Why Elections After the Coup?

The International Community Has Changed the Calculus of Coup Plotters

In a recent project, co-authored with Hein Goemans and published in the British Journal of Political Science, we show a striking development.  Whereas the vast majority of successful coups before 1991 installed durable rules, the majority of coups after that have been followed by competitive elections. We argue that after the Cold War international pressure influenced the consequences of coups. In the post-Cold War era those countries that are most dependent on Western aid have been the first to embrace competitive elections after the coup. Our theory also sheds light on the pronounced decline in the number of coups since 1991.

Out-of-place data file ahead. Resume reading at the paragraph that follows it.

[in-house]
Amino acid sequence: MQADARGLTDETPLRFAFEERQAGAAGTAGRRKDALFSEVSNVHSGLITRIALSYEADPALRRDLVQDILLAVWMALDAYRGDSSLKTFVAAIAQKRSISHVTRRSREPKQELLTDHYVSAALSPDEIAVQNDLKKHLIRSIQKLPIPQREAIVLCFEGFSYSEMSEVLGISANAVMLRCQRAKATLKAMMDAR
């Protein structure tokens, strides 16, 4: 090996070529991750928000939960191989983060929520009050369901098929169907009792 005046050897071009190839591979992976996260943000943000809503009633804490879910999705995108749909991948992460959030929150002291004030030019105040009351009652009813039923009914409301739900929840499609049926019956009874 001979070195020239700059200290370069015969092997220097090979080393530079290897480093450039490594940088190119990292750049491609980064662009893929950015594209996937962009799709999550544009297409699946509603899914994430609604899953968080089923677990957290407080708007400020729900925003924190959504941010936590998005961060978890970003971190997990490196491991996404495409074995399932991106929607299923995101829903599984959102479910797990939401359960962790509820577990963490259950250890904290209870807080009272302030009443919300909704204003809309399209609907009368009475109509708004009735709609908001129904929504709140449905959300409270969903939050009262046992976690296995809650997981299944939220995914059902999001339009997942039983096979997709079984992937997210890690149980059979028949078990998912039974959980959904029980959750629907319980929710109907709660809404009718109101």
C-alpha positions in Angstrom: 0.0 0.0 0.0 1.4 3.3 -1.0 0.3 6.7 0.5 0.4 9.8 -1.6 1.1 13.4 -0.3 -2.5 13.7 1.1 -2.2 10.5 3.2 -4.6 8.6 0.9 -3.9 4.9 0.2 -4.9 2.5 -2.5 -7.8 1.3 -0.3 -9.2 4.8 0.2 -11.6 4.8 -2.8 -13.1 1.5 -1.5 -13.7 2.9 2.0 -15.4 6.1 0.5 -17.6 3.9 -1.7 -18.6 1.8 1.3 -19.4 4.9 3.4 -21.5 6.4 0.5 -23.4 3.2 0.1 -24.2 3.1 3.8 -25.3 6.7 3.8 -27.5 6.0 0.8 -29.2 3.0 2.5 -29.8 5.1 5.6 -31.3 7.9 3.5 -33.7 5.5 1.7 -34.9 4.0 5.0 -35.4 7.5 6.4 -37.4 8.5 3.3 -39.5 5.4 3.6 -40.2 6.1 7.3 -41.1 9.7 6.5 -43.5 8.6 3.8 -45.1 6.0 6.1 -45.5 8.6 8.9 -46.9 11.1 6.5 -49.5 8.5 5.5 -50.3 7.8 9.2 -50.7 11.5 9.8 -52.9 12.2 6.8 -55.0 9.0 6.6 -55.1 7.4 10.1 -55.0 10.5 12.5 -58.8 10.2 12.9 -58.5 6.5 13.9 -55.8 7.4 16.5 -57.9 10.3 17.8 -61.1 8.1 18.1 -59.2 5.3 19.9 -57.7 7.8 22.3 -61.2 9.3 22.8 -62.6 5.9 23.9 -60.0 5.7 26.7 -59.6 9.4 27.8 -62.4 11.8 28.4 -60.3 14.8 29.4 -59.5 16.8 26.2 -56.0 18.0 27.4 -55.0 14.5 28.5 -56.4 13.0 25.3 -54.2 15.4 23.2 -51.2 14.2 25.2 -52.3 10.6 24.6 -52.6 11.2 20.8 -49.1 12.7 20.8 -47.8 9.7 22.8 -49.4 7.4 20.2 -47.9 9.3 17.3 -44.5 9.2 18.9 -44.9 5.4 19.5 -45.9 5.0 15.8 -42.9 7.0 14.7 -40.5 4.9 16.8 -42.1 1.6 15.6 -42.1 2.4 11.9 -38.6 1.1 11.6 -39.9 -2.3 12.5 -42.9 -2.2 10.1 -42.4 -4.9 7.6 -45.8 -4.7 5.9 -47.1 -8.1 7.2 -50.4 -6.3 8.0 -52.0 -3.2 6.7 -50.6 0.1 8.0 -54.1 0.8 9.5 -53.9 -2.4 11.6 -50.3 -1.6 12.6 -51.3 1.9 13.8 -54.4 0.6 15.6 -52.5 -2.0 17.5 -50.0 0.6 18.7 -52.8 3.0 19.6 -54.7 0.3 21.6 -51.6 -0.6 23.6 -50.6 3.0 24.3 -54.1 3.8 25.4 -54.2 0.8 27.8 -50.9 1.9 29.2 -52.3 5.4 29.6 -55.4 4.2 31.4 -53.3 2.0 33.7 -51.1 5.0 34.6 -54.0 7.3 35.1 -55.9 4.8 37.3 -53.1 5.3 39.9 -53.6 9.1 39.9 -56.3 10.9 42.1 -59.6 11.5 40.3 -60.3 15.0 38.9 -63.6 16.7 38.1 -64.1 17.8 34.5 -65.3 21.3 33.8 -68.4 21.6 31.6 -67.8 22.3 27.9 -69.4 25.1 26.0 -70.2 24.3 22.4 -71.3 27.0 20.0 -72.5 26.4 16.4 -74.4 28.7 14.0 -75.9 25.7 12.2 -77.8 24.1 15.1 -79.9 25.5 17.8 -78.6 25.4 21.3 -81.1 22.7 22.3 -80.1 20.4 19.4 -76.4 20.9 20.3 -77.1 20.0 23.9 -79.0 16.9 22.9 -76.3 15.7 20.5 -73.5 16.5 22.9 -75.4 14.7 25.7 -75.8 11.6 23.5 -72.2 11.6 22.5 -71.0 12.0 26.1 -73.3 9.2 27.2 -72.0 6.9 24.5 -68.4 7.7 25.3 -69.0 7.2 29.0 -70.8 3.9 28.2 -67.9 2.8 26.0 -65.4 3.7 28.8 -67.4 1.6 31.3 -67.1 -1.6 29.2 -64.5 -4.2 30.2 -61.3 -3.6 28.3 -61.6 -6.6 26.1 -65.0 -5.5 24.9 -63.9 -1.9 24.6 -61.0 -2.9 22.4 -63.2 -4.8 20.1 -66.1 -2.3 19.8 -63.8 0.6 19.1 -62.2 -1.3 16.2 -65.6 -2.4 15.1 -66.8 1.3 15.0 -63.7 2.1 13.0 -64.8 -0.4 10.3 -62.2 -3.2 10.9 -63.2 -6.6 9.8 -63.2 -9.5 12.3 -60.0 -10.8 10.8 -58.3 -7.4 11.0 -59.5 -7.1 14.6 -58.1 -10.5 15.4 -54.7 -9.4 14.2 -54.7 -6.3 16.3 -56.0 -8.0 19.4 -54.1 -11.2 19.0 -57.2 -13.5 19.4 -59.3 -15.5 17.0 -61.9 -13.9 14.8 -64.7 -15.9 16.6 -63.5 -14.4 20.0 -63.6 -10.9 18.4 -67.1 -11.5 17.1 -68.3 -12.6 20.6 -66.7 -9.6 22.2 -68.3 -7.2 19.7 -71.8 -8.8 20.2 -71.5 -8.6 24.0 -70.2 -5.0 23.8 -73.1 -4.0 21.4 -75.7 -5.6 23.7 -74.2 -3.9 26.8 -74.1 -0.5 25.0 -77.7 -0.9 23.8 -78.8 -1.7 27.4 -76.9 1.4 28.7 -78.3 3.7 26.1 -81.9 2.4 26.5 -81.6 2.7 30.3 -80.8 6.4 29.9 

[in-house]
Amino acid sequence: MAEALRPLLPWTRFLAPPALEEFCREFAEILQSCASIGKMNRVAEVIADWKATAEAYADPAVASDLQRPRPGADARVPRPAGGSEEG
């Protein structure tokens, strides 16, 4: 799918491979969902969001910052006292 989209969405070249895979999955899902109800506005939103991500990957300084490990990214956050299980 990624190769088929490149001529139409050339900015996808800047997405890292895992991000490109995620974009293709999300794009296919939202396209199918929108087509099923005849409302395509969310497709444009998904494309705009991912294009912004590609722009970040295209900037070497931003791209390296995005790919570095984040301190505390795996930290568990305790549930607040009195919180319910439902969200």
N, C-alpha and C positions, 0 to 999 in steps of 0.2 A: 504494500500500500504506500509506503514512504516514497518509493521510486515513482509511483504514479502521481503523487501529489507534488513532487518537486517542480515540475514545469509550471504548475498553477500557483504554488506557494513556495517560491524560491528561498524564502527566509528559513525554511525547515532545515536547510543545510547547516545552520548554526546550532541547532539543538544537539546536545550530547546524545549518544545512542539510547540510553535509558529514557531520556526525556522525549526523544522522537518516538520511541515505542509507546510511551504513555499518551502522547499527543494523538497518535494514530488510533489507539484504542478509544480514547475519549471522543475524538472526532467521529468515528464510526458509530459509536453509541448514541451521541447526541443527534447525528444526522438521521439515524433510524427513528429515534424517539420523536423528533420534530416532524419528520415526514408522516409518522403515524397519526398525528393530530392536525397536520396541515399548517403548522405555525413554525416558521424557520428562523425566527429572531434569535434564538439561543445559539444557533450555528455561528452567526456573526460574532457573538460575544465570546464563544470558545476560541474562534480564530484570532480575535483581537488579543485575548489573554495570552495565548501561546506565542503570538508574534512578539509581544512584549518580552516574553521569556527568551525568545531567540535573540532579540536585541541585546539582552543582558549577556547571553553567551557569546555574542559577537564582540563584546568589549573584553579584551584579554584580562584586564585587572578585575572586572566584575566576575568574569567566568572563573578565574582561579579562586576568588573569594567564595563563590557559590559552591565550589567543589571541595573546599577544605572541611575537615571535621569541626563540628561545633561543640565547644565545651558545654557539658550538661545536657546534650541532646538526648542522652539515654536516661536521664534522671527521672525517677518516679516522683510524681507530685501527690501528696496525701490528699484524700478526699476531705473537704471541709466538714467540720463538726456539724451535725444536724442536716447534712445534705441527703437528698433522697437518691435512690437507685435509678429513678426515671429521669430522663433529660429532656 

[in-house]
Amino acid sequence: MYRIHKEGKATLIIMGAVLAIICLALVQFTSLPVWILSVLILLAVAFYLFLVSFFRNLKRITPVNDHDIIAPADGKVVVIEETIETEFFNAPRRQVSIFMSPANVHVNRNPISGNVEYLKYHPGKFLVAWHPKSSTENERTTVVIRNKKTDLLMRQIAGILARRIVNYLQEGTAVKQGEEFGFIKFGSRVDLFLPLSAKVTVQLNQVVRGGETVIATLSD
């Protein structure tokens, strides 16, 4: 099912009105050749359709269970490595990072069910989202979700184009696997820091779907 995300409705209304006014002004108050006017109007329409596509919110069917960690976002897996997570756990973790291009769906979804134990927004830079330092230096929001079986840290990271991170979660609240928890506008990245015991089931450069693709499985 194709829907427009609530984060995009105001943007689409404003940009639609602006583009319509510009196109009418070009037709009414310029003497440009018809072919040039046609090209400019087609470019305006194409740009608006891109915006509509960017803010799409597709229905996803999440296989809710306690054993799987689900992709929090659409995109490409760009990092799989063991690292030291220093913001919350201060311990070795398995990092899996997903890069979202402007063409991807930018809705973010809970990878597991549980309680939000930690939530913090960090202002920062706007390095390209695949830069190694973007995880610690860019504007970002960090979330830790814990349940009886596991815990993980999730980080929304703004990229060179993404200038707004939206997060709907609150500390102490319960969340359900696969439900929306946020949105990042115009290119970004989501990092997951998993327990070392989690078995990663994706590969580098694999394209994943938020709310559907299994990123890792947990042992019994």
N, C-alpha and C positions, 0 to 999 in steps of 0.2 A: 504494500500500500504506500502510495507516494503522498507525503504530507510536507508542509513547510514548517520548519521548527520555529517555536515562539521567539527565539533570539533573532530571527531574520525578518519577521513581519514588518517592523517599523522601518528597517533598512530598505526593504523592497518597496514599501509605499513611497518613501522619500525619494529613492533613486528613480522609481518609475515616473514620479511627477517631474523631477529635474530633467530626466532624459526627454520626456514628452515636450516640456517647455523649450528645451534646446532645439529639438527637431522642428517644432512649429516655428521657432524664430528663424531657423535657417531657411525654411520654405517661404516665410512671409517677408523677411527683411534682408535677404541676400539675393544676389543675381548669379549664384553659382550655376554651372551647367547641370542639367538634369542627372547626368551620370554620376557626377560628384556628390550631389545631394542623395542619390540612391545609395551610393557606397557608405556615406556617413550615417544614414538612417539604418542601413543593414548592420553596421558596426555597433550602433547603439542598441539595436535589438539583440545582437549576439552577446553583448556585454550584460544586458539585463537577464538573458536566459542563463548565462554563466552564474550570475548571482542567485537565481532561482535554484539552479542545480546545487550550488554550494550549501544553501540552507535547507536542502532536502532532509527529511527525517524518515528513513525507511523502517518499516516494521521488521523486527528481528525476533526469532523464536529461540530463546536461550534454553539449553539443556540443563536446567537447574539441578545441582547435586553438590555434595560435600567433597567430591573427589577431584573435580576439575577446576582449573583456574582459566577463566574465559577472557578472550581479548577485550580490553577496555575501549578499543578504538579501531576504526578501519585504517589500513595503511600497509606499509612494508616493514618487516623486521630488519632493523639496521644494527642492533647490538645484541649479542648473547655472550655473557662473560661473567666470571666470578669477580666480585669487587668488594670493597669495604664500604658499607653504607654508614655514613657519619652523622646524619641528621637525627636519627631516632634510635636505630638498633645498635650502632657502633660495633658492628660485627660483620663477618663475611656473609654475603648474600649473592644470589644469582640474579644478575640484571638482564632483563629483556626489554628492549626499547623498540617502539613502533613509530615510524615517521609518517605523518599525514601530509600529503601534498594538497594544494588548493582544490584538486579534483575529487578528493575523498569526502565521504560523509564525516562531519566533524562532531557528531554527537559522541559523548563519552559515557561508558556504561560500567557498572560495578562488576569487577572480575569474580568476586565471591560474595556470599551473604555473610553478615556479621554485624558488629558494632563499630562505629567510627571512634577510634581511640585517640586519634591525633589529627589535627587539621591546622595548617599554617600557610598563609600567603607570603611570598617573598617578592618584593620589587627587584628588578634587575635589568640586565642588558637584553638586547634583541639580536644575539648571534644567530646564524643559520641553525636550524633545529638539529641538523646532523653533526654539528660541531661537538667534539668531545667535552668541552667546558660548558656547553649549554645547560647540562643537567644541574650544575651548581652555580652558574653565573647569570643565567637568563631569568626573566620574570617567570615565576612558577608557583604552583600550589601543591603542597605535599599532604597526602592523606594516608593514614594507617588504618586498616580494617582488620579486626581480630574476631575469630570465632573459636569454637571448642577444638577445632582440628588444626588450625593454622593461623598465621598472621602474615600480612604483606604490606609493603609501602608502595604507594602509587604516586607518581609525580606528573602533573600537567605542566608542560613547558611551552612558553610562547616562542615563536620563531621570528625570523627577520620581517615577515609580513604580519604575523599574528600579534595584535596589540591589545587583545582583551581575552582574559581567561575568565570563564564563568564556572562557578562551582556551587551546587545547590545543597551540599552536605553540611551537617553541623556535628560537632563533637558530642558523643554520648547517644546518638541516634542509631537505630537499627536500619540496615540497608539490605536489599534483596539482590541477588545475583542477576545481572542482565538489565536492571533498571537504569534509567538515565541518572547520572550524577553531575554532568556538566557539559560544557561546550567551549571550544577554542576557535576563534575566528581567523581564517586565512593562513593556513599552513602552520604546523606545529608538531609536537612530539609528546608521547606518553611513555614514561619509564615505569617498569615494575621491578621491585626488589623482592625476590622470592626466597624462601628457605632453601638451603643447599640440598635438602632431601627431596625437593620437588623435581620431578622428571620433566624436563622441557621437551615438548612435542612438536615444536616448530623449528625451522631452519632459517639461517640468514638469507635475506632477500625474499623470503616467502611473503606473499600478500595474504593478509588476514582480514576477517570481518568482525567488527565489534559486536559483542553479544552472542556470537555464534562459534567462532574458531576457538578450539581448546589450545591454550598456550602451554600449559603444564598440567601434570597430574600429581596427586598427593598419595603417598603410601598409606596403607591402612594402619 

We use new data on coup d’états and elections - the first is based on the Archigos Project and the second, on the NELDA data.  If you would like to use this data, download it here.

The piece reflects my broader research agenda of external influences on democratization.  It joins a lively discussion of coup d'etats in the scholarly community, as illustrated by the list of Google Scholar cites to the piece here.


The work has been referenced on the Economist blog, FP's Democracy Lab and circulated on Obama Admin.


The publication details are:

 Goemans, Hein and Nikolay Marinov. 2014. "Coups and Democracy" British Journal of Political Science 44:799-825 

The online Appendix to the paper is available here.